Three Algerian Detainees Set for Transfer to Bosnia

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By Peter Finn
Washington Post Staff Writer
Tuesday, December 16, 2008

The Bush administration has decided to transfer three Algerian detainees to their adopted homeland of Bosnia, a decision that partially complies with the order of a federal judge who said last month that five Algerians should be released "forthwith," rejecting government allegations that the men were dangerous enemy combatants.

But Lakhdar Boumediene, the Algerian whose name is associated with a landmark Supreme Court decision regarding the legal rights of those held at the naval base at Guantanamo Bay, Cuba, remains in limbo despite the U.S. District Court ruling and the imminent release of his countrymen.

Administration officials and other sources, who declined to be identified because of the sensitivity of the issue, said yesterday that authorities at the base have begun to prepare for a transfer, a process that includes moving detainees to a pre-release facility at Guantanamo and having them undergo exit interviews with the International Committee of the Red Cross. Three have had exit interviews in recent days, sources said.

Those three men are expected to be flown out of Guantanamo today, weather permitting in Sarajevo.

A Pentagon spokeswoman declined to comment, citing operational concerns. The ICRC also declined to comment.

The State Department has been negotiating with the Bosnian government over the transfer of the five men, administration officials said, but authorities in Sarajevo have agreed so far only to accept those detainees who hold Bosnian citizenship -- Mohamed Nechle, Mustafa Ait Idir and Hadj Boudella. The governments continue to discuss the fate of two other Algerians, Saber Lahmar, a former legal resident of Bosnia, and Boumediene, who was stripped of his citizenship during a court proceeding in Sarajevo.

The men were seized by U.S. troops in Sarajevo in early 2002 despite the fact that a Bosnian court said there was insufficient evidence to sustain charges that they were planning to blow up the U.S. Embassy there. In an action coordinated with the Bosnian government, the Algerians were detained by U.S. troops as they left a detention center.

The men were flown to Guantanamo Bay, where they have been imprisoned since, even though the Chamber for Human Rights, the internationally chaired top human rights body in Bosnia, called on the United States to leave four of the suspects in the country. Boumediene subsequently sued President Bush for the right to challenge his detention in federal court, an action forbidden by the Military Commissions Act. In June, the Supreme Court ruled for Boumediene, granting his request for habeas corpus in a 5 to 4 decision.

Hundreds of Arab fighters fought during the 1992-1995 war in Bosnia, a former Yugoslav republic, and some stayed behind after the war and married Bosnian women. In the immediate aftermath of the Sept. 11, 2001, attacks, some American officials raised concerns that the country was a haven for Islamist extremists.

In October, the Justice Department withdrew without explanation the embassy bombing allegation, but continued to charge that the men planned to travel to Afghanistan to attack U.S. forces.

U.S. District Judge Richard J. Leon said last month that the evidence against the men came from one unnamed source in a classified document, which he described as a "thin reed." Leon was the first judge to rule that the government had insufficient evidence to hold a Guantanamo detainee.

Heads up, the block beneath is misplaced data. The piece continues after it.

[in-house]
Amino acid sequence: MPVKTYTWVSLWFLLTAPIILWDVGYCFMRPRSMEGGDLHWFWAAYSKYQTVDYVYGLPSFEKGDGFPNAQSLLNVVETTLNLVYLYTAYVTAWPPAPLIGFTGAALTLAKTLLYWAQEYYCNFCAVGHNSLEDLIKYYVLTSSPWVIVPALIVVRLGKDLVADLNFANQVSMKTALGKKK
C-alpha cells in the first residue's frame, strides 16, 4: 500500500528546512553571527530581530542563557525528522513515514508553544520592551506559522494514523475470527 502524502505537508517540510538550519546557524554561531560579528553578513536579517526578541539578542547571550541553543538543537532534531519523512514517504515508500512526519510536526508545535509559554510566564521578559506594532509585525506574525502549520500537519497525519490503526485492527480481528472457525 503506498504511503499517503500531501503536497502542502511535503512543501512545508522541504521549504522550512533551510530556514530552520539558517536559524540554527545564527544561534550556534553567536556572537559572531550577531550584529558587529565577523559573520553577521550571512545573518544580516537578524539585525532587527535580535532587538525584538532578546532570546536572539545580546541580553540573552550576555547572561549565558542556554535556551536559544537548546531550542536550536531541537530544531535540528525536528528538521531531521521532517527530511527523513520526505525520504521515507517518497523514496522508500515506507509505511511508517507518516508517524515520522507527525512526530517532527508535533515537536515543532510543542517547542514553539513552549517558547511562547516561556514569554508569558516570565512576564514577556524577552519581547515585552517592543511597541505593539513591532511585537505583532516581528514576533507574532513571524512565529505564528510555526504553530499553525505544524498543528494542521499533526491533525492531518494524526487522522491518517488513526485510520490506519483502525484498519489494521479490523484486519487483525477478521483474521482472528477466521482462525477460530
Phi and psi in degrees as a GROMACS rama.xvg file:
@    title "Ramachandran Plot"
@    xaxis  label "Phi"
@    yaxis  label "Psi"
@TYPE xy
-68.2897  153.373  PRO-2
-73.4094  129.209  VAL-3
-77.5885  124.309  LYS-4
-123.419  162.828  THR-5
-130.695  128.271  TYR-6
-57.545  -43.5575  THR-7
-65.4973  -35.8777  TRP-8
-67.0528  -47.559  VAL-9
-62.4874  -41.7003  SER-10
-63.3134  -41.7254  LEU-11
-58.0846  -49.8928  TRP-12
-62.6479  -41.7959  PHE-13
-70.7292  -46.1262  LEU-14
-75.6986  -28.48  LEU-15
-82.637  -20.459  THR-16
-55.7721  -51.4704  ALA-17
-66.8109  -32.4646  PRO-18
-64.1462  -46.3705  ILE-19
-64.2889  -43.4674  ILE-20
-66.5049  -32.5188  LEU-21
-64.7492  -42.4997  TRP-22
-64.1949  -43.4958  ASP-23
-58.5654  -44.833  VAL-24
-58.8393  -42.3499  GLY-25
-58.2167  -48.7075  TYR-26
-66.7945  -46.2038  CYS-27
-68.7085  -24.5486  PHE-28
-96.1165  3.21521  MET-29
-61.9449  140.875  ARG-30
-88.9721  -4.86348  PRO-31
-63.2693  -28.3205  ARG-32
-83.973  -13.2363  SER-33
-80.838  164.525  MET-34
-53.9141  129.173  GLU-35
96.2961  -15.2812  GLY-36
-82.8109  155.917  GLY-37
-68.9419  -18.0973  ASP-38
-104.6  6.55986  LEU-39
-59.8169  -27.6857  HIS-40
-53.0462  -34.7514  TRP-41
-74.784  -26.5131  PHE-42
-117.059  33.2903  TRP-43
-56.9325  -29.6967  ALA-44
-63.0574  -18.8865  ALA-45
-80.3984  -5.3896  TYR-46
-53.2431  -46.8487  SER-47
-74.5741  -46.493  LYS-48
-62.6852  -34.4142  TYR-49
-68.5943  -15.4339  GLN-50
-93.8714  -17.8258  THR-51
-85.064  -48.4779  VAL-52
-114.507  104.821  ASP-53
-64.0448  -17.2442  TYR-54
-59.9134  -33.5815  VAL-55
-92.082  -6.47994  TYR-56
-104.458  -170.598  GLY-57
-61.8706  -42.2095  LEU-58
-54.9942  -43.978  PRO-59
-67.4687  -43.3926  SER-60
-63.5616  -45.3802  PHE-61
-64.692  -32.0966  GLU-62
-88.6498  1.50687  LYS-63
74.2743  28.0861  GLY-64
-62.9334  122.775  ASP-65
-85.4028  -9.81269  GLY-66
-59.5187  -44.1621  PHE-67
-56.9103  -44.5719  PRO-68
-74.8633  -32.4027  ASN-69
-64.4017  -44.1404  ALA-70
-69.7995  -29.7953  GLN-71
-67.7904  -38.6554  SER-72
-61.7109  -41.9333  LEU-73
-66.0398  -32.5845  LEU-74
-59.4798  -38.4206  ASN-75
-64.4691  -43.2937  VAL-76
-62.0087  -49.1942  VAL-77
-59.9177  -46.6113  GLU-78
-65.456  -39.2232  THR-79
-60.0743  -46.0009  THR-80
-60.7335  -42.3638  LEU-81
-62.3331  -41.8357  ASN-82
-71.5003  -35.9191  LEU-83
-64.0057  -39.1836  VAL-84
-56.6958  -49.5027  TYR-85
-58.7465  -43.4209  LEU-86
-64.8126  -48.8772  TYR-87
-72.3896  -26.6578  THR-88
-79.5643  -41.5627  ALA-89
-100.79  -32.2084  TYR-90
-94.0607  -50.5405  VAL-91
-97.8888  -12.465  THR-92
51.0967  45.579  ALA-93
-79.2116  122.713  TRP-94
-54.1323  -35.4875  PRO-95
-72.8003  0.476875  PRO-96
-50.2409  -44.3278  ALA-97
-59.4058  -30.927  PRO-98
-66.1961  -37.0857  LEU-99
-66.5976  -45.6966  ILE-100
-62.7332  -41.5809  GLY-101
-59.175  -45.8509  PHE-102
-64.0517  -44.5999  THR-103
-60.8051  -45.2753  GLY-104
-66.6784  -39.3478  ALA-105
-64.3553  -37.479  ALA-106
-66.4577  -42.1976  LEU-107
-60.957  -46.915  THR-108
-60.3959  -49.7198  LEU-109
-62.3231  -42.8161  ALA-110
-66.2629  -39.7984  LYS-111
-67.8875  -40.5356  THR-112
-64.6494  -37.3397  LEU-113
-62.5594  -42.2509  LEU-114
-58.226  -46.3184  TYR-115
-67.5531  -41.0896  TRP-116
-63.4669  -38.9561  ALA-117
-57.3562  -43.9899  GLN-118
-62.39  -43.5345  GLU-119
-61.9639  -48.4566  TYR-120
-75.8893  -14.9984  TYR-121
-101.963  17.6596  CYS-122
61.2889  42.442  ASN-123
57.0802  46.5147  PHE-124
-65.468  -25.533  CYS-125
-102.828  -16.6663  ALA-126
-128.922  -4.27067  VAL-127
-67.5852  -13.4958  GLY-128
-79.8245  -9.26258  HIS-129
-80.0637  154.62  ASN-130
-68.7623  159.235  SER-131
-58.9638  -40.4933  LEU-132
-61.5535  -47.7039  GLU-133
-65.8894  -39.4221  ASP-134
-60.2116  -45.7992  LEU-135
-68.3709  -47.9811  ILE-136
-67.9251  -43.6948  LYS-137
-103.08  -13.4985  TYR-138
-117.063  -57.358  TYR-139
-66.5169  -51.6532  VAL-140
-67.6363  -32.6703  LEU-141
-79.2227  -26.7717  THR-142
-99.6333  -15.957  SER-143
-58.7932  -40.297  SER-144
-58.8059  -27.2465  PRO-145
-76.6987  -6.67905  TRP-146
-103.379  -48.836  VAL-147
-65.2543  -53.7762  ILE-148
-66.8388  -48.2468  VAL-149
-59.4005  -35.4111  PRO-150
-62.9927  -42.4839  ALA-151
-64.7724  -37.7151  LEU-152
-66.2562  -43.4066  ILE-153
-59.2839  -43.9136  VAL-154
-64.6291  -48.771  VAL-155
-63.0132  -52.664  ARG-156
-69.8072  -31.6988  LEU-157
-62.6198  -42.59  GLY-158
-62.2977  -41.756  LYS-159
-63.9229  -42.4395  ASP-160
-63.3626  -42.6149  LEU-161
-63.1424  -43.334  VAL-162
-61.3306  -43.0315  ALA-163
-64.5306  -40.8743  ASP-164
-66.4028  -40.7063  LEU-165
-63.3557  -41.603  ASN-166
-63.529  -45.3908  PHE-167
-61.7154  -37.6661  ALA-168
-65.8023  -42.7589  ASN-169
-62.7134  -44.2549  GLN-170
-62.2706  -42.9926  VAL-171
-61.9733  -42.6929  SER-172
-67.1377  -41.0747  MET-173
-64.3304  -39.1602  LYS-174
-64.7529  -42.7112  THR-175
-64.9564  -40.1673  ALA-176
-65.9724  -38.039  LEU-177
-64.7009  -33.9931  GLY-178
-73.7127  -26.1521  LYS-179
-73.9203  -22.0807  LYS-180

Leon ruled, however, that the continued detention of a sixth Algerian and former Bosnian citizen, Belkacem Bensayah, was proper. U.S. officials said Bensayah had regular contact with senior military aides to Osama bin Laden and logged dozens of phone calls to Afghanistan after Sept. 11 and before his arrest by Bosnian authorities in 2001.

Leon urged the government to "end this process" and not to appeal his decision to release the other five Algerians.

Lawyers for the men welcomed the imminent release of the three detainees but said the government should quickly secure a commitment from Bosnia that Boumediene and Lahmar can return to Sarajevo as well.

"We're encouraged, but the court said this should happen for all five men, and I'm hoping that the United States is doing what the court instructed, which is taking all diplomatic and legal steps to get all of these men home," said Robert Kirsch, a lawyer at the firm of WilmerHale, which represented the six men in federal court.

The firm plans to appeal the continued detention of Bensayah.

Separately, in an interview with ABC News, Vice President Cheney said that Guantanamo should be kept open until "the end of the war on terror," a time, he noted, that "nobody can specify."

"I think everybody can say, we wished there were no necessity for Guantanamo. But you have to be able to answer these other questions before you can do that responsibly," Cheney said. "And that includes, what are you going to do with the prisoners held in Guantanamo? And nobody yet has solved that problem."

Cheney also for the first time acknowledged playing a central role in approving the CIA's use of controversial interrogation tactics, including "waterboarding," which simulates drowning.

"I was aware of the program, certainly, and involved in helping get the process cleared," he told ABC.

Cheney also said he believes that the waterboarding of some alleged al-Qaeda detainees at CIA secret prisons was appropriate despite the widespread condemnation of the practice as torture.

Staff researcher Julie Tate contributed to this report.


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